The more we know about dog bites and the more information we collect about them, the clearer the patterns are that emerge. For me, working in private practice on a daily basis with dogs who’ve bitten, there are two patterns that we could address simply and easily just by making very small changes in our own behaviour around dogs.
The first pattern that we could very simply address is to change our behaviour around on-site dogs. This shouldn’t be anything too difficult. Not one of us would go into a field with a rather lively, large bull, would we? Most of us would even think twice about going into a field with rams or goats. Yet statistics show us that many bites incurred relate to a very common scenario: a familiar human bitten by a large, adult dog when they encroach upon the dog’s home turf.
Common sense would tell us that we’d steer clear of dogs who are growling, barking or snarling if we don’t know them. The bigger the dog is and the more noise they’re making, the less likely we are to decide that it’d be a good idea to encroach on their territory.
But when it comes to dog bites, it seems confidence really does breed contempt. Many dog bites involve a person who knows the dogs but is not a family member coming into the area that the dog considers their own. Perhaps we know the dog’s name and we try to assuage them. Perhaps we are beguiled by the great relationship the dog has with their guardian. Maybe we think that our friends or acquaintances wouldn’t keep a truly savage dog? But for whatever reason, we ignore all the warning signs when we see angry dogs on their home ground and decide to go far closer than we would if we didn’t know the dog.
One of the best ways to change your behaviour is to consider how you would act if the dog really was an angry bull. Stop seeing the barky Shih Tzu and imagine a very large angry, cartoon-style bull, preferably stamping his feet, steaming from his nostrils. What would you do in this case? Steer clear, no doubt. Yet, more often than we should, we tell ourselves that ‘it’s just a dog’ and even rationalise it by telling ourselves dogs ‘shouldn’t’ behave like this, as if they’re in the wrong, not us.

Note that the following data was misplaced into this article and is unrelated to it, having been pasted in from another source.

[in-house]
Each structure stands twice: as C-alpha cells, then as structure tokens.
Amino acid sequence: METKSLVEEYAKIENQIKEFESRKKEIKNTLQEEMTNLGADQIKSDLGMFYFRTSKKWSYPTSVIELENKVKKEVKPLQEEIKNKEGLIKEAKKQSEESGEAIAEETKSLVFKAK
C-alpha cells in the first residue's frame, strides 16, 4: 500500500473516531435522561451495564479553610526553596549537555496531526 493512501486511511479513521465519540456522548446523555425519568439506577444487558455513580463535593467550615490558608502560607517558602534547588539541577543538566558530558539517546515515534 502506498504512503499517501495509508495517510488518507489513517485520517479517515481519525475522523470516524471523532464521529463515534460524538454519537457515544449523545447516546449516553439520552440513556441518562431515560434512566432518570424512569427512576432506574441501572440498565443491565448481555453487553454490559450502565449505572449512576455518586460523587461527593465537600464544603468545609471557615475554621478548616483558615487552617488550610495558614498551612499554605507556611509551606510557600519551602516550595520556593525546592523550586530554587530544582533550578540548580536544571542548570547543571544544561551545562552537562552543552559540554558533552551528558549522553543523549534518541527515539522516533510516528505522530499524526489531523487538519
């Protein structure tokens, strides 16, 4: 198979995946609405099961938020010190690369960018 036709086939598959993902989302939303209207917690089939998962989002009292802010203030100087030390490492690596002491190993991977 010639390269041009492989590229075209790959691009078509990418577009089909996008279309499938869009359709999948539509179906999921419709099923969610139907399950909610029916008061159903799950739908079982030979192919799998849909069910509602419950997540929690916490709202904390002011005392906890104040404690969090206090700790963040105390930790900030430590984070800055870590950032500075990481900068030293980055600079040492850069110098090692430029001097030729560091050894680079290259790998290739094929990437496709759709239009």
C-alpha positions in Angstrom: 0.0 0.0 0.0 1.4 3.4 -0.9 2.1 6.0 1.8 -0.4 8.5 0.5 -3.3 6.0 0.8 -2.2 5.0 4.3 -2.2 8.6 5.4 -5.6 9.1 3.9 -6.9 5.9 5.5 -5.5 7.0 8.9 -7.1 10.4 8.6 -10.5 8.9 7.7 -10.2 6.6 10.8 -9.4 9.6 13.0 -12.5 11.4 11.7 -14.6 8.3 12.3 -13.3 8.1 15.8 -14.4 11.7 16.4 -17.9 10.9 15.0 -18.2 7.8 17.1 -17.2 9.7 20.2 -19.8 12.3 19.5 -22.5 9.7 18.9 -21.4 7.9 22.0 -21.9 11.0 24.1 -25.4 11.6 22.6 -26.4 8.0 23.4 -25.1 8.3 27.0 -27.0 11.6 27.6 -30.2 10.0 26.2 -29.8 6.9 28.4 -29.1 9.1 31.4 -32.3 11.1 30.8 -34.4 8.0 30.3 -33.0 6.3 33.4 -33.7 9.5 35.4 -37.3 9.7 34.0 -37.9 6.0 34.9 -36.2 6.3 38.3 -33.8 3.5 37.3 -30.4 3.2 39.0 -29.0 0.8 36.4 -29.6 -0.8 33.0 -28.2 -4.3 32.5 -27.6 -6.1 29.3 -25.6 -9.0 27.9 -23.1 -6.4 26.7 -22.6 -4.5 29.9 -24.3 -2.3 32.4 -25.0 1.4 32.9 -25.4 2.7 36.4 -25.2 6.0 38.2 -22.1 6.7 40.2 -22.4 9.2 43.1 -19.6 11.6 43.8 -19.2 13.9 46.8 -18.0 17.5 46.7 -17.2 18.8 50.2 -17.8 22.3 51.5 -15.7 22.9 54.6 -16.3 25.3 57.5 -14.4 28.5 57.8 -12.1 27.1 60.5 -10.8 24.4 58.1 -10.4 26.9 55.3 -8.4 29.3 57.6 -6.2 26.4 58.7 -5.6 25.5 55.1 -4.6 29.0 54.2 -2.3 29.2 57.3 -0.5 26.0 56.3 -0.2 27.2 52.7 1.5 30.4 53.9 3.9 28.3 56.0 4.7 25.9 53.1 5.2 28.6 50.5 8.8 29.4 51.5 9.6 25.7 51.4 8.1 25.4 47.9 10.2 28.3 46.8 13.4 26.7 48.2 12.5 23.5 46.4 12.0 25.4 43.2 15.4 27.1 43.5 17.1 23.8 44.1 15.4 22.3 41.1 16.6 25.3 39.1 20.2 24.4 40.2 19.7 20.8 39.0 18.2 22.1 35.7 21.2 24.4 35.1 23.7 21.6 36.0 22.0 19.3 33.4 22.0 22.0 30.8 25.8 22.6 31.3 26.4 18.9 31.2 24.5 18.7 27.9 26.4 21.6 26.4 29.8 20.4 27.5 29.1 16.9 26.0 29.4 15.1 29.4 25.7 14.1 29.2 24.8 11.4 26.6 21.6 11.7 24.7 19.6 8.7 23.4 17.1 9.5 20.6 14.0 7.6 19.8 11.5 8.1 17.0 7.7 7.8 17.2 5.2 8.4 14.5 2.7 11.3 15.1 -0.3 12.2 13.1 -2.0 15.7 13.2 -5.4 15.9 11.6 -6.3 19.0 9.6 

From a species who’ve invented trespass laws, locks, CCTV and home invasion packages, a species who have very certainly benefited from keeping dogs to protect our territory, it seems a bit rich to judge dogs for valuing their home and passively accepting outsiders coming into their territory. If a person were to come in through my gates right now, open my door and come in without so much as a warning, most people would accept this to be an egregious violation of our space, our safety and our rights. Yet there aren’t many weeks that go by when I don’t get a call about a dog who barked at intruders, who growled when a neighbour came in for a coffee or who bit a delivery driver.
Of course, you can train your dog to accept strangers on the property. This is incumbent on puppy guardians, who need to make sure their dogs feel confident around strangers, particularly those who come onto the property. However, our dogs have a need to feel safe and to have their needs respected, so we should never trust socialisation or training alone when it comes to letting dogs greet guests or visitors, particularly on home ground. The easiest thing to do is keep the dog calm and quiet behind a locked door and then, when tensions are high, and to make sure that introductions are safe. After all, we wouldn’t expect an angry bull or our panicked guests to cope with one another, just hoping for the best. We wouldn’t say, ‘oh, he’ll calm down eventually!’ if our bull was standing in the corner, stamping his feet and eyeing our guests menacingly.